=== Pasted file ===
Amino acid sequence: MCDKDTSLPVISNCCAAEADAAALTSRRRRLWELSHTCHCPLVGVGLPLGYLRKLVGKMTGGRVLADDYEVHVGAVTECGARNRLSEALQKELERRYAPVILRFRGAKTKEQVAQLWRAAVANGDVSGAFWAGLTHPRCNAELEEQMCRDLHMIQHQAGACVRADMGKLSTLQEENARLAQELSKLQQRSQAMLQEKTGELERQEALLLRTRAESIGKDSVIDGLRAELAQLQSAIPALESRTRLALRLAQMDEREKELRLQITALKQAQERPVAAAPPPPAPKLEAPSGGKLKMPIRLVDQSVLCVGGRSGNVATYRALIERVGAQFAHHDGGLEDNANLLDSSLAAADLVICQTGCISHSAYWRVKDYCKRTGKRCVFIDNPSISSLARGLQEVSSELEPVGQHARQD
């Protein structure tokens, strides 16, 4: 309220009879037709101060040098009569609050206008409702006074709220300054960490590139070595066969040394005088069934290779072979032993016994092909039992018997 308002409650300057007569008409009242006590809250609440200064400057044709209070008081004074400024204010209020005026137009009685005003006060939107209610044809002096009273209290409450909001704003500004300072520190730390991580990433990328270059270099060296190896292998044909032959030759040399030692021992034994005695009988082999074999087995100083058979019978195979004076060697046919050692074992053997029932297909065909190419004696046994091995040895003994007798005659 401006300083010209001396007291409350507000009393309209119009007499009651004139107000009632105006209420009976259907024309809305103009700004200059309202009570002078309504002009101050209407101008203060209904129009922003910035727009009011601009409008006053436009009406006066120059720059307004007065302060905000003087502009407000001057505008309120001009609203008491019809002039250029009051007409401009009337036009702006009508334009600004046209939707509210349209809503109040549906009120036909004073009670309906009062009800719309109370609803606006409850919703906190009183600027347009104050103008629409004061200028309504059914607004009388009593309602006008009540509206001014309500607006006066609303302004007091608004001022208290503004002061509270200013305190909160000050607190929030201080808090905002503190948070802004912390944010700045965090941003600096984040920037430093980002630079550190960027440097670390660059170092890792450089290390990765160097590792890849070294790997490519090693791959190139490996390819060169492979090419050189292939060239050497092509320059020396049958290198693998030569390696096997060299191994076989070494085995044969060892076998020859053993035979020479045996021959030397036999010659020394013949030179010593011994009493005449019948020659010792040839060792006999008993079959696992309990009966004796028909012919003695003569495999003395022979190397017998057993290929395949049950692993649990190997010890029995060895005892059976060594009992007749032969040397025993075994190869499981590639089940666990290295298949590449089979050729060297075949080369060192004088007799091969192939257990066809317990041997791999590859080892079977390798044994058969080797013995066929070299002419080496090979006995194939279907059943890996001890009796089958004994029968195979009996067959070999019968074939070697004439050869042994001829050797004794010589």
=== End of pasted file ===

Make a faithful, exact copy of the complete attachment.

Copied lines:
Amino acid sequence: MCDKDTSLPVISNCCAAEADAAALTSRRRRLWELSHTCHCPLVGVGLPLGYLRKLVGKMTGGRVLADDYEVHVGAVTECGARNRLSEALQKELERRYAPVILRFRGAKTKEQVAQLWRAAVANGDVSGAFWAGLTHPRCNAELEEQMCRDLHMIQHQAGACVRADMGKLSTLQEENARLAQELSKLQQRSQAMLQEKTGELERQEALLLRTRAESIGKDSVIDGLRAELAQLQSAIPALESRTRLALRLAQMDEREKELRLQITALKQAQERPVAAAPPPPAPKLEAPSGGKLKMPIRLVDQSVLCVGGRSGNVATYRALIERVGAQFAHHDGGLEDNANLLDSSLAAADLVICQTGCISHSAYWRVKDYCKRTGKRCVFIDNPSISSLARGLQEVSSELEPVGQHARQD
């Protein structure tokens, strides 16, 4: 309220009879037709101060040098009569609050206008409702006074709220300054960490590139070595066969040394005088069934290779072979032993016994092909039992018997 308002409650300057007569008409009242006590809250609440200064400057044709209070008081004074400024204010209020005026137009009685005003006060939107209610044809002096009273209290409450909001704003500004300072520190730390991580990433990328270059270099060296190896292998044909032959030759040399030692021992034994005695009988082999074999087995100083058979019978195979004076060697046919050692074992053997029932297909065909190419004696046994091995040895003994007798005659 401006300083010209001396007291409350507000009393309209119009007499009651004139107000009632105006209420009976259907024309809305103009700004200059309202009570002078309504002009101050209407101008203060209904129009922003910035727009009011601009409008006053436009009406006066120059720059307004007065302060905000003087502009407000001057505008309120001009609203008491019809002039250029009051007409401009009337036009702006009508334009600004046209939707509210349209809503109040549906009120036909004073009670309906009062009800719309109370609803606006409850919703906190009183600027347009104050103008629409004061200028309504059914607004009388009593309602006008009540509206001014309500607006006066609303302004007091608004001022208290503004002061509270200013305190909160000050607190929030201080808090905002503190948070802004912390944010700045965090941003600096984040920037430093980002630079550190960027440097670390660059170092890792450089290390990765160097590792890849070294790997490519090693791959190139490996390819060169492979090419050189292939060239050497092509320059020396049958290198693998030569390696096997060299191994076989070494085995044969060892076998020859053993035979020479045996021959030397036999010659020394013949030179010593011994009493005449019948020659010792040839060792006999008993079959696992309990009966004796028909012919003695003569495999003395022979190397017998057993290929395949049950692993649990190997010890029995060895005892059976060594009992007749032969040397025993075994190869499981590639089940666990290295298949590449089979050729060297075949080369060192004088007799091969192939257990066809317990041997791999590859080892079977390798044994058969080797013995066929070299002419080496090979006995194939279907059943890996001890009796089958004994029968195979009996067959070999019968074939070697004439050869042994001829050797004794010589």